This event at the University of Hertfordshire explored the innovative and cutting edge solutions being developed to improve crop protection in the face of environmental change.
The University of Hertfordshire works collaboratively with farmers, crop protection and plant breeding companies, government research bodies and agricultural charities, and the event emphasised that research is strongly linked to industry needs.
Some of these collaborations were the focus of discussion at the event, including: understanding interactions between light leaf spot and phoma stem canker in oil seed rape (ADAS, RSK, Uni of Herts); identifying resistance to phoma stem canker and light leaf spot (Uni of Herts, KWS); potato cycst nematode diagnostics (Syngenta and Uni of Herts through Keith Davie’s start up); and an automated smart trap for wheat pathogen detection which is near commercialisation (Uni of Hert, Bayer, FERA).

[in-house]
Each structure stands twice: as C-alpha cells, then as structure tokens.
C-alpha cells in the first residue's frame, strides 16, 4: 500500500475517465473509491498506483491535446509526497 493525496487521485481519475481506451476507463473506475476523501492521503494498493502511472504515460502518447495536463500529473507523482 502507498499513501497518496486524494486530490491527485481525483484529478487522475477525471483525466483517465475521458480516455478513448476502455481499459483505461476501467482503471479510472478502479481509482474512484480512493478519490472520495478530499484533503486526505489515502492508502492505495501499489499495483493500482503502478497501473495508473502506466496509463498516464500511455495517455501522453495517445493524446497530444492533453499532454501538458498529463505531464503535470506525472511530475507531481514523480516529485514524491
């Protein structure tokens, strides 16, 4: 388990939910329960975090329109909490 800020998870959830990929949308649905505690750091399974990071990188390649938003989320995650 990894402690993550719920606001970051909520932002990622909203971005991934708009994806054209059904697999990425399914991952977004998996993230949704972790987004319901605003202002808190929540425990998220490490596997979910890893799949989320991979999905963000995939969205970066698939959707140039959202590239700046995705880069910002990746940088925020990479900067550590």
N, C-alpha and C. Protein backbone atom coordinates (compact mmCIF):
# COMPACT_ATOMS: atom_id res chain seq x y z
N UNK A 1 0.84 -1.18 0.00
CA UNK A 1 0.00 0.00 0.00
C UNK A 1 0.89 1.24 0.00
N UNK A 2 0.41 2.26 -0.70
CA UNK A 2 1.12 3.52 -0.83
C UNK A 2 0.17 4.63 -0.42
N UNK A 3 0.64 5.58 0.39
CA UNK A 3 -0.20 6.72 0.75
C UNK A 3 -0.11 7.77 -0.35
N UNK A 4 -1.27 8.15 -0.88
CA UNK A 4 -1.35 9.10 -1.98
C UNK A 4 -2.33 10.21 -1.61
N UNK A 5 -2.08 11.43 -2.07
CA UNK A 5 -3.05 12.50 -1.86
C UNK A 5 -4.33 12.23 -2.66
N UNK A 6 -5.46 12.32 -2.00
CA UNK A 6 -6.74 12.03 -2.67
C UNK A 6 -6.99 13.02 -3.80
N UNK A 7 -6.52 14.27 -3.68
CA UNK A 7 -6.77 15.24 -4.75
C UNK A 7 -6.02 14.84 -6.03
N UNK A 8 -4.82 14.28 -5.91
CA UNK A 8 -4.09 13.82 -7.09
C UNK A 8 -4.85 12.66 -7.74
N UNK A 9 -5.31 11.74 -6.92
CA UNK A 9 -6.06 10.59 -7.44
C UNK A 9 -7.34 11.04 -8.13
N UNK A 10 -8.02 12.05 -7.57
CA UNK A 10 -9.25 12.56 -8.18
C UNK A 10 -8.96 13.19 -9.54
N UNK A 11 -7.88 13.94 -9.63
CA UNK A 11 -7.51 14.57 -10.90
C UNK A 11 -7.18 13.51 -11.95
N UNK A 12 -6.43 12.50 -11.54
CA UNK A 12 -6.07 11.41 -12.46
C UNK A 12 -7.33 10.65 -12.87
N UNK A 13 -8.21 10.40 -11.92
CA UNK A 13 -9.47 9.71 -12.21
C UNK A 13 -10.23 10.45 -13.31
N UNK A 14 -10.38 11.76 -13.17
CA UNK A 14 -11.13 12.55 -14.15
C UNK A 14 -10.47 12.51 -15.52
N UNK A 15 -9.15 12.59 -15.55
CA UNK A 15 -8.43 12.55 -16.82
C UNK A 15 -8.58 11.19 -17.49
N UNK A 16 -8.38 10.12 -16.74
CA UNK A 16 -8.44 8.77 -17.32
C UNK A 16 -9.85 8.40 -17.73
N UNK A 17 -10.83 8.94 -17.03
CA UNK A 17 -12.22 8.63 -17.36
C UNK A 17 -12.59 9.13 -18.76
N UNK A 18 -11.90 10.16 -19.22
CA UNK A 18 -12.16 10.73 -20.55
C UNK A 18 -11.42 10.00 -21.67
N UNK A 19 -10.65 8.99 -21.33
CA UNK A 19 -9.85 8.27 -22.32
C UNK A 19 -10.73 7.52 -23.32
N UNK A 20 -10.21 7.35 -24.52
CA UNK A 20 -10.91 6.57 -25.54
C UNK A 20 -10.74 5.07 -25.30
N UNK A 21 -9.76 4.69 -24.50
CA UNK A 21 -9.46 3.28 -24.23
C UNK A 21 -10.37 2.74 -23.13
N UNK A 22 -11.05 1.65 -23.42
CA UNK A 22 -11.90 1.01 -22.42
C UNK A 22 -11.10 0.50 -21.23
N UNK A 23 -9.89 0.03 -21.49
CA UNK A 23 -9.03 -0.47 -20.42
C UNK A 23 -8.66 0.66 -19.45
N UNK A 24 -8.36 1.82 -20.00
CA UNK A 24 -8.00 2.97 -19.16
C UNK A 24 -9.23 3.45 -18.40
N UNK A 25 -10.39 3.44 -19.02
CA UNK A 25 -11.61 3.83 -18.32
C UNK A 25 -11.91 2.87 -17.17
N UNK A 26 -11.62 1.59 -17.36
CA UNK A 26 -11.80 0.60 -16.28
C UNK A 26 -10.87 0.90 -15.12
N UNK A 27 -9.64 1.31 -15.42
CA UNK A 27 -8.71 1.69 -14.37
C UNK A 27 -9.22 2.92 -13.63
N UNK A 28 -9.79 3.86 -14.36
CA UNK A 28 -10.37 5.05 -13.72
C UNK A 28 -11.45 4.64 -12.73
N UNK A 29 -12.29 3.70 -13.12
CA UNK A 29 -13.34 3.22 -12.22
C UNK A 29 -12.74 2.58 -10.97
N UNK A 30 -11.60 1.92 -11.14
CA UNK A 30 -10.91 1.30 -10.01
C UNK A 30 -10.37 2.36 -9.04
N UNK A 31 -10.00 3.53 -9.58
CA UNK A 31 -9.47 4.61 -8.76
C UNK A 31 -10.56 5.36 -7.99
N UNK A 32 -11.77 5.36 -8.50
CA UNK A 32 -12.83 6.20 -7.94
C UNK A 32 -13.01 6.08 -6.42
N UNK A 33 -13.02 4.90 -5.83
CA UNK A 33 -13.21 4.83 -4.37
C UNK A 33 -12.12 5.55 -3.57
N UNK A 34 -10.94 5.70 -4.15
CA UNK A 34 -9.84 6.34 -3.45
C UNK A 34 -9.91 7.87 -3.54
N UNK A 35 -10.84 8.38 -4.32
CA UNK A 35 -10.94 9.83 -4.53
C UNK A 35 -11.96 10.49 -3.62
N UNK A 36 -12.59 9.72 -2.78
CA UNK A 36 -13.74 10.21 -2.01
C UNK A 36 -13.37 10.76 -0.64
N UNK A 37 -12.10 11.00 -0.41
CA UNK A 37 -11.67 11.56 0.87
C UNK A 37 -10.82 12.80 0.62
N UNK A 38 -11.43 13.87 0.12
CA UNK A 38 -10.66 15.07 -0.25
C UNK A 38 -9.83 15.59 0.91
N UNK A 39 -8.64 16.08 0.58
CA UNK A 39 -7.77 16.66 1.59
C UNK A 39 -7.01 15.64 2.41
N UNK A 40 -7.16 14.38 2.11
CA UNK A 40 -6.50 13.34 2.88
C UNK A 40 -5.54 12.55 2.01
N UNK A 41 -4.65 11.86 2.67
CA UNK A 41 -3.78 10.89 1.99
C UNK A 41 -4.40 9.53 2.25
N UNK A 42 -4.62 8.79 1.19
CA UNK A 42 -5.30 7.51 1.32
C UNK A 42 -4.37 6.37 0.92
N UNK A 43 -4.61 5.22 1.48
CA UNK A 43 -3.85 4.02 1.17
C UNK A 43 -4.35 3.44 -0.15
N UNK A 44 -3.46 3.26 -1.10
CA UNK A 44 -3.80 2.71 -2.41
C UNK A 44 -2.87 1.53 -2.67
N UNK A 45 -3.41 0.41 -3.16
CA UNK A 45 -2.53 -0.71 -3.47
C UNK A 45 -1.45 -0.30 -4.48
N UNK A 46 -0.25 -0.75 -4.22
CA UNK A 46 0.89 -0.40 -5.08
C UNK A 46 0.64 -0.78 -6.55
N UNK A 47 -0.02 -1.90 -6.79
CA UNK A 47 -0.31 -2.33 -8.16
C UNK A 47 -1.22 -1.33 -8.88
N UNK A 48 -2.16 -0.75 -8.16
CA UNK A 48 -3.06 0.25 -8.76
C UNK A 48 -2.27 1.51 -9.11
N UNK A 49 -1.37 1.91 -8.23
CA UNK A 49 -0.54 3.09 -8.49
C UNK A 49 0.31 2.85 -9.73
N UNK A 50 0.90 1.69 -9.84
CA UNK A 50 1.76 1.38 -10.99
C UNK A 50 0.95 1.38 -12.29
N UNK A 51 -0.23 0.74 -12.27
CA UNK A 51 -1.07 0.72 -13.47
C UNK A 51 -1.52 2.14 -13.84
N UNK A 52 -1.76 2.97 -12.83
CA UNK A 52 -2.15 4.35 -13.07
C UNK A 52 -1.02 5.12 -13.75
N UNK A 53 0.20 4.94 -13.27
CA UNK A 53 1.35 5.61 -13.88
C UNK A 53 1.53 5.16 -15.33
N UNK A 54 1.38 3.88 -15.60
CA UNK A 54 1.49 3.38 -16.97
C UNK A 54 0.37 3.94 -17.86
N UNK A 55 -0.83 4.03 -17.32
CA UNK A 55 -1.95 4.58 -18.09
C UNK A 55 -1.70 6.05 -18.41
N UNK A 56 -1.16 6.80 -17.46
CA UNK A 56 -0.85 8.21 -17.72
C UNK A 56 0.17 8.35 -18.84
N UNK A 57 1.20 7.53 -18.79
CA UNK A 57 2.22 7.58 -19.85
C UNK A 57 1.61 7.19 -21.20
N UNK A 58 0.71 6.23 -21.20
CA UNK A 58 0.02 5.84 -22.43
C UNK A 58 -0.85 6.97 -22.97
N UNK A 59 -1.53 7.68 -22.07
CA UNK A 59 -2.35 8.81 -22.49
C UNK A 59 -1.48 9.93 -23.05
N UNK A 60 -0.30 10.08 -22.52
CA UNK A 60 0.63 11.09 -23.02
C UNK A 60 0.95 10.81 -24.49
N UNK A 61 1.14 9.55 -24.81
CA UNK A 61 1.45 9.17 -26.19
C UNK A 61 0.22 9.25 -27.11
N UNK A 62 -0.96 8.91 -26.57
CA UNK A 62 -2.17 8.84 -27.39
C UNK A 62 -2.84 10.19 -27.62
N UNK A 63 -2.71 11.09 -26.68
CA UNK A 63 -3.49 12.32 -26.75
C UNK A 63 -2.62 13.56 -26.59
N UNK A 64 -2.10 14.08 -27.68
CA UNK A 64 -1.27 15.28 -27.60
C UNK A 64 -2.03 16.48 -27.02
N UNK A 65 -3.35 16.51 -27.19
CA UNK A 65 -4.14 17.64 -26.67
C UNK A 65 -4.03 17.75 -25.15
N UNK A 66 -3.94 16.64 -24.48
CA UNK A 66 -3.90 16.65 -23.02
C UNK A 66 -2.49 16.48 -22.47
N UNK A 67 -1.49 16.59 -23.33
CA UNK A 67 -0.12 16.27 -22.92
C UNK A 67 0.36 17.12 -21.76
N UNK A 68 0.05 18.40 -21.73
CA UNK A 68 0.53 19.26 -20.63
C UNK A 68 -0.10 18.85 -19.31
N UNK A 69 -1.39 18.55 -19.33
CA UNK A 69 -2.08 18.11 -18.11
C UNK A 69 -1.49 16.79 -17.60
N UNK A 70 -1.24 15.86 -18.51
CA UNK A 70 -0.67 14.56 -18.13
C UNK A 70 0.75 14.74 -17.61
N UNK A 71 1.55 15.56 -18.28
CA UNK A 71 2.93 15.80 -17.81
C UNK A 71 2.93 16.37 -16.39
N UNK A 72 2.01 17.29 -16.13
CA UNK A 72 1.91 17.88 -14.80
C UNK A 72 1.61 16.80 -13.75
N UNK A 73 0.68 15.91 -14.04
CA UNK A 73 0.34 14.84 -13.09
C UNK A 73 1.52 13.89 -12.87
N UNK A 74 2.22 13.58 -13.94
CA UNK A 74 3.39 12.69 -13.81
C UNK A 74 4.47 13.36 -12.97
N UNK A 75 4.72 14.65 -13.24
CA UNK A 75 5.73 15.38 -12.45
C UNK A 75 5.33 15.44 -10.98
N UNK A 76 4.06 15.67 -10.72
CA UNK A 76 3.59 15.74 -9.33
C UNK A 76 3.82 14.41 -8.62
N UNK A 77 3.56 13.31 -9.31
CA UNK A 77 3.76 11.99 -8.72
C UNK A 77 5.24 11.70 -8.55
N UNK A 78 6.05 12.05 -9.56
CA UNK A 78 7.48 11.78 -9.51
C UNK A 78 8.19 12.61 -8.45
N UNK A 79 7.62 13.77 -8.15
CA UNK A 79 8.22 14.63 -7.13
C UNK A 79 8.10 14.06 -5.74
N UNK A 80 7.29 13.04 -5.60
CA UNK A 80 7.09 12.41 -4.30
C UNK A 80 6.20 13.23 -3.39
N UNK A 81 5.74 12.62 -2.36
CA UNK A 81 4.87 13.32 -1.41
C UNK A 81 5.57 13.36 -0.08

A number of cross sector initiatives were present at the event, such as Hertfordshire Science Partnership, which is involved in delivering healthy and sustainable food economy in Letchworth Garden City.
Also represented was The Green Triangle, a partnership between BRE, Rothamsted Research, St Albans City and District Council and Oaklands College, and discussion focused on how they are looking to promote green industries and sustainability (for example agriculture, environmental, construction etc).
A prime example of the application of a technology used in one discipline (in this case from the Physics Department) to agriculture is the use of optical remote sensing technology (LIDAR) for agriculture e.g. bio-forecasting. It could also be used for mapping water flow and monitoring soil erosion. LIDAR is extensively used for mapping in archaeology, and although it is still at proof-of-concept stage it sounds very exciting.
The event concluded with a tour of the University’s New Science Building; Laura Bouvet commented “Thank you very much for the tour – It was great to learn about exciting research on spore traps, genetic resistance against OSR diseases and nematode control.”
The afternoon concluded with a tour of the New Science Building